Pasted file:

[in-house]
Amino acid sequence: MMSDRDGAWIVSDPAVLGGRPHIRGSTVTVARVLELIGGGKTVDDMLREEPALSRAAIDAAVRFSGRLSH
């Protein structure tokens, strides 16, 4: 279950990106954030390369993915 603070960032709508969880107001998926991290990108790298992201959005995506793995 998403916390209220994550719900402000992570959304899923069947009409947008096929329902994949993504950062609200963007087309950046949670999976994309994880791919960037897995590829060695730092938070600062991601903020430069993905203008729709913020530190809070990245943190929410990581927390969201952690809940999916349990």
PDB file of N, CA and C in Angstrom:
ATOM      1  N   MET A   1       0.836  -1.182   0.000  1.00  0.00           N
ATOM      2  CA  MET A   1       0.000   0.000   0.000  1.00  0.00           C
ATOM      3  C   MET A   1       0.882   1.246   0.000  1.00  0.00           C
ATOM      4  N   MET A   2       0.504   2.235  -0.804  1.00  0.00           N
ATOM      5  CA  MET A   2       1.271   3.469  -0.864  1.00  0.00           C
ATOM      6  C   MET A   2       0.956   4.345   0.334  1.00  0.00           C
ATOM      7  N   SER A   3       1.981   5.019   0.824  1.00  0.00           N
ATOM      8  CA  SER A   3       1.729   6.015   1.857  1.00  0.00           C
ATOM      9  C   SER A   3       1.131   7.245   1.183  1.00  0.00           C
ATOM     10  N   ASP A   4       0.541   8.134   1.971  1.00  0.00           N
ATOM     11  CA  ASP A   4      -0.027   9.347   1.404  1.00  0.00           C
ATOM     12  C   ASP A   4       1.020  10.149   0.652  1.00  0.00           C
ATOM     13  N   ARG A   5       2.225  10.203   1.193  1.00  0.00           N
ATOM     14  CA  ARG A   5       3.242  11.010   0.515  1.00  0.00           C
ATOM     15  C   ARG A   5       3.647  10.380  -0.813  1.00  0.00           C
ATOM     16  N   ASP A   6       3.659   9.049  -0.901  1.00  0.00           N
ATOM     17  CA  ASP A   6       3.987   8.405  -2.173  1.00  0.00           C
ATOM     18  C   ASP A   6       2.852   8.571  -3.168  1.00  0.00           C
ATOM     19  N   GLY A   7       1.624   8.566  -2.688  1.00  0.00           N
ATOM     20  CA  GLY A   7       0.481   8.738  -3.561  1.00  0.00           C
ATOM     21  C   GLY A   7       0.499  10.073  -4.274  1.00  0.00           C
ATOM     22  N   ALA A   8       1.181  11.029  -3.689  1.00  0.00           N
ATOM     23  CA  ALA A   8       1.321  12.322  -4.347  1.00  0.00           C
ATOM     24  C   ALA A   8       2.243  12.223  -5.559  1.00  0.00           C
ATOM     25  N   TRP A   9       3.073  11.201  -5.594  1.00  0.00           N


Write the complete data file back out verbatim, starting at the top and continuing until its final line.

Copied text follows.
[in-house]
Amino acid sequence: MMSDRDGAWIVSDPAVLGGRPHIRGSTVTVARVLELIGGGKTVDDMLREEPALSRAAIDAAVRFSGRLSH
């Protein structure tokens, strides 16, 4: 279950990106954030390369993915 603070960032709508969880107001998926991290990108790298992201959005995506793995 998403916390209220994550719900402000992570959304899923069947009409947008096929329902994949993504950062609200963007087309950046949670999976994309994880791919960037897995590829060695730092938070600062991601903020430069993905203008729709913020530190809070990245943190929410990581927390969201952690809940999916349990």
PDB file of N, CA and C in Angstrom:
ATOM      1  N   MET A   1       0.836  -1.182   0.000  1.00  0.00           N
ATOM      2  CA  MET A   1       0.000   0.000   0.000  1.00  0.00           C
ATOM      3  C   MET A   1       0.882   1.246   0.000  1.00  0.00           C
ATOM      4  N   MET A   2       0.504   2.235  -0.804  1.00  0.00           N
ATOM      5  CA  MET A   2       1.271   3.469  -0.864  1.00  0.00           C
ATOM      6  C   MET A   2       0.956   4.345   0.334  1.00  0.00           C
ATOM      7  N   SER A   3       1.981   5.019   0.824  1.00  0.00           N
ATOM      8  CA  SER A   3       1.729   6.015   1.857  1.00  0.00           C
ATOM      9  C   SER A   3       1.131   7.245   1.183  1.00  0.00           C
ATOM     10  N   ASP A   4       0.541   8.134   1.971  1.00  0.00           N
ATOM     11  CA  ASP A   4      -0.027   9.347   1.404  1.00  0.00           C
ATOM     12  C   ASP A   4       1.020  10.149   0.652  1.00  0.00           C
ATOM     13  N   ARG A   5       2.225  10.203   1.193  1.00  0.00           N
ATOM     14  CA  ARG A   5       3.242  11.010   0.515  1.00  0.00           C
ATOM     15  C   ARG A   5       3.647  10.380  -0.813  1.00  0.00           C
ATOM     16  N   ASP A   6       3.659   9.049  -0.901  1.00  0.00           N
ATOM     17  CA  ASP A   6       3.987   8.405  -2.173  1.00  0.00           C
ATOM     18  C   ASP A   6       2.852   8.571  -3.168  1.00  0.00           C
ATOM     19  N   GLY A   7       1.624   8.566  -2.688  1.00  0.00           N
ATOM     20  CA  GLY A   7       0.481   8.738  -3.561  1.00  0.00           C
ATOM     21  C   GLY A   7       0.499  10.073  -4.274  1.00  0.00           C
ATOM     22  N   ALA A   8       1.181  11.029  -3.689  1.00  0.00           N
ATOM     23  CA  ALA A   8       1.321  12.322  -4.347  1.00  0.00           C
ATOM     24  C   ALA A   8       2.243  12.223  -5.559  1.00  0.00           C
ATOM     25  N   TRP A   9       3.073  11.201  -5.594  1.00  0.00           N